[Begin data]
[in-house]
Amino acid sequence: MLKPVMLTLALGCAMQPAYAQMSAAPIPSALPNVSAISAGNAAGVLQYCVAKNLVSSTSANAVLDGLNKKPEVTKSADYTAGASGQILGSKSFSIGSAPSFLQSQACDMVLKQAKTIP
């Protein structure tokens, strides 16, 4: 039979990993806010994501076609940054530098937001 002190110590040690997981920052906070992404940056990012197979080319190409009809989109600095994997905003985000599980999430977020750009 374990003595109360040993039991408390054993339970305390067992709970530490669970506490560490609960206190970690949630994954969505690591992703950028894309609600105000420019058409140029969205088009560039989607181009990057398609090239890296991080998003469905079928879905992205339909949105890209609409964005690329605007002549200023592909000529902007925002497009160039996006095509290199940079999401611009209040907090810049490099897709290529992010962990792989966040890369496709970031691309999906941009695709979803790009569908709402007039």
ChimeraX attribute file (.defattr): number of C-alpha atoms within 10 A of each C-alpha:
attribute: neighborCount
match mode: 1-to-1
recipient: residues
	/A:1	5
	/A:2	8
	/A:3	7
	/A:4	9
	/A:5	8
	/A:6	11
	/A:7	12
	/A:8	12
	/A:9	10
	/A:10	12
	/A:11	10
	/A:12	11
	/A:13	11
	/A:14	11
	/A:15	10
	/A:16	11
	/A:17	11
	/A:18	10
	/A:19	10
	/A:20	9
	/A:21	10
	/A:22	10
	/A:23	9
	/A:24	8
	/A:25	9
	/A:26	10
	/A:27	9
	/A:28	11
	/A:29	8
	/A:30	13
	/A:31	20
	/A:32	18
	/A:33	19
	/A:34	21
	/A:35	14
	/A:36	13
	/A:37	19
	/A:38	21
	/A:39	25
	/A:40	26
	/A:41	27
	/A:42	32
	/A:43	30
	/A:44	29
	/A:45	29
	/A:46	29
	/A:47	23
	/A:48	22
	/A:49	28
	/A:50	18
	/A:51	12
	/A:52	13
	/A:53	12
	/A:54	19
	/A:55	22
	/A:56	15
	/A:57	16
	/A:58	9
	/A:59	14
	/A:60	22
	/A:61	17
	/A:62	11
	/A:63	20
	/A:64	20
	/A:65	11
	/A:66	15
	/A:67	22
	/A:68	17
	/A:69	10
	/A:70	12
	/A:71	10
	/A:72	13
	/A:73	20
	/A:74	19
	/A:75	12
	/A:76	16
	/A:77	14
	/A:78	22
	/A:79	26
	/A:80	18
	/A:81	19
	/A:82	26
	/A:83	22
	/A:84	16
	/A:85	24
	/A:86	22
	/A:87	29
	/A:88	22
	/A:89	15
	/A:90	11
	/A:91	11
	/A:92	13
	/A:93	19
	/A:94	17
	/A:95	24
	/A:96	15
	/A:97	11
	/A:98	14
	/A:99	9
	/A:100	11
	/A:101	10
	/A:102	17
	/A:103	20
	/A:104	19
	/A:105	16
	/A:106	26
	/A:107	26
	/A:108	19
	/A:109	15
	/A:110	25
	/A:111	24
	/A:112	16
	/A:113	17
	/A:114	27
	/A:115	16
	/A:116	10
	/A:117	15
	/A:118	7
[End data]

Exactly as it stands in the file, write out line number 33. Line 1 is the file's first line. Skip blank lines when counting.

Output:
	/A:26	10